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I am doing a circuit for an AM transmitter and receiver. I extracted it from http://www.pyroelectro.com/projects/pyro_rf_receiver_27mhz/index.html.

Receiver:

Receiver:

I have already done the transmitter, and the antenna seems to irradiate as there is some interference with other devices. However, my question in this part of the circuit is if the indcutor L3 (the one right before the antenna) is needed, and why? can I change its value?

On the other hand, I have also done the receiver; however, it does not seem to receive anything. It is important to say that I tailored the design so that I could use a 20MHz carrier. In the transmitter I used a crystal of 20MHz, and in the receiver (tank circuit), I used an inductor of 10uH and a combination of ceramic capacitors of around 6.66 pF. I suppose I do not detect anything because I used a choke inductor (those that are fabricated and come in a green package), and I did not made my own (I did not made my own as I have no way of meassuring it). Also, I do not see any envelope detector on the receiver... which part in this circuit acts as the envelope detector. And finally, why does it not work? I really appreciate your answers

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    \$\begingroup\$ 1) you should not be transmitting at 20 MHz, in the 27 MHz there are "free" frequencies, not so in the 20 MHz band. It is possible that you're breaking the law. 2) You did not do exactly what they did in the example so no wonder it does not work. It's a very basic and crappy design as well and very sensitive to component values. There is no L3 in the schematic. If you have to ask why certain components are needed, why are you leaving them out ? \$\endgroup\$ – Bimpelrekkie Jun 27 '17 at 15:34
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    \$\begingroup\$ Regenerative receivers are extremely picky with the inductors. L1 and L2 are inductively coupled to each other. Too weak coupling and this circuit won't pick up the signal, too high coupling and you've got an oscillator instead. I would recommend two things: trimmer capacitor for C2 so you can fine tune the frequency, and someway to adjust the positive feedback. \$\endgroup\$ – Oskar Skog Jun 27 '17 at 16:33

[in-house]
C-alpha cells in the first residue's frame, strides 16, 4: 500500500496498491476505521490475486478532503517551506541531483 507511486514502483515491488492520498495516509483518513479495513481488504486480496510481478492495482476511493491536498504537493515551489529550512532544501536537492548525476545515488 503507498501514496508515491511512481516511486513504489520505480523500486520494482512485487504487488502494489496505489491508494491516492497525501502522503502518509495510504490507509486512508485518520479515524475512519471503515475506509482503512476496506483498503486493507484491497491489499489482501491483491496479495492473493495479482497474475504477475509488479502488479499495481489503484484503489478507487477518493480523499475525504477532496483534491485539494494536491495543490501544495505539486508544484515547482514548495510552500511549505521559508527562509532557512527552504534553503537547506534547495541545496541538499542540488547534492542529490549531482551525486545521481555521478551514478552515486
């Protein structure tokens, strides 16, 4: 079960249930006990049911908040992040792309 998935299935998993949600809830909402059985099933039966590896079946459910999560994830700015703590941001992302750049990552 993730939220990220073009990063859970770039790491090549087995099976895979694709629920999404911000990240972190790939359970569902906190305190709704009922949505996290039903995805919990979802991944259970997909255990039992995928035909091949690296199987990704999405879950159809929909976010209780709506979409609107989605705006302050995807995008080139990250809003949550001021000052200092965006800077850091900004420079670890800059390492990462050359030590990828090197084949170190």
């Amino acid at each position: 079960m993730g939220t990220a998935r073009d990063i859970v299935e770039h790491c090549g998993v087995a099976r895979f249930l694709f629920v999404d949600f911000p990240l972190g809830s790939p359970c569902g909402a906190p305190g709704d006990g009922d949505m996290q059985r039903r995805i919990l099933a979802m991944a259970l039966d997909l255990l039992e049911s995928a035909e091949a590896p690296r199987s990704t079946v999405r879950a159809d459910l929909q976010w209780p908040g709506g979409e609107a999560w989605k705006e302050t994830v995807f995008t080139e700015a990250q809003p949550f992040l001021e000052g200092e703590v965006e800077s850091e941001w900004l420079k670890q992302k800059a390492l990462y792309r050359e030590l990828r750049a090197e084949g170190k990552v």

• \$\begingroup\$ There aren't any frequencies that you can transmit on legally without some form licence. And it's interfering with other equipment. Wait for the knock on the door. \$\endgroup\$ – Chu Jun 27 '17 at 17:08
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    \$\begingroup\$ There are lots of frequencies in the US that can be utilized without a license subject to power and other limits. If the OP isn't in the US, any speculation is likely just that. \$\endgroup\$ – Glenn W9IQ Jun 27 '17 at 21:38
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In your text you describe this as a 20 MHz transmitter but the original design is for a 27 MHz transmitter and receiver. If you have attempted to alter the design, it would be helpful for you to describe your design changes.

The transmitter is a very marginal design that will have significant harmonic content in its output. Take care that you are meeting any local regulations as this could cause interference to other services. On the other hand, you can use this harmonic content to confirm that your transmitter is working if you have a receiver cable of detecting any of the harmonics.

L3 in the transmitter helps to match the antenna impedance to the final amplifier of the transmitter. Removing it without lengthening the antenna will reduce the ERP and therefore shorten the effective range of the transmitter.

On the receiver side, the detection is performed by the regenerative design. The values of L2 and C2 are critical for correct functioning of the receiver.

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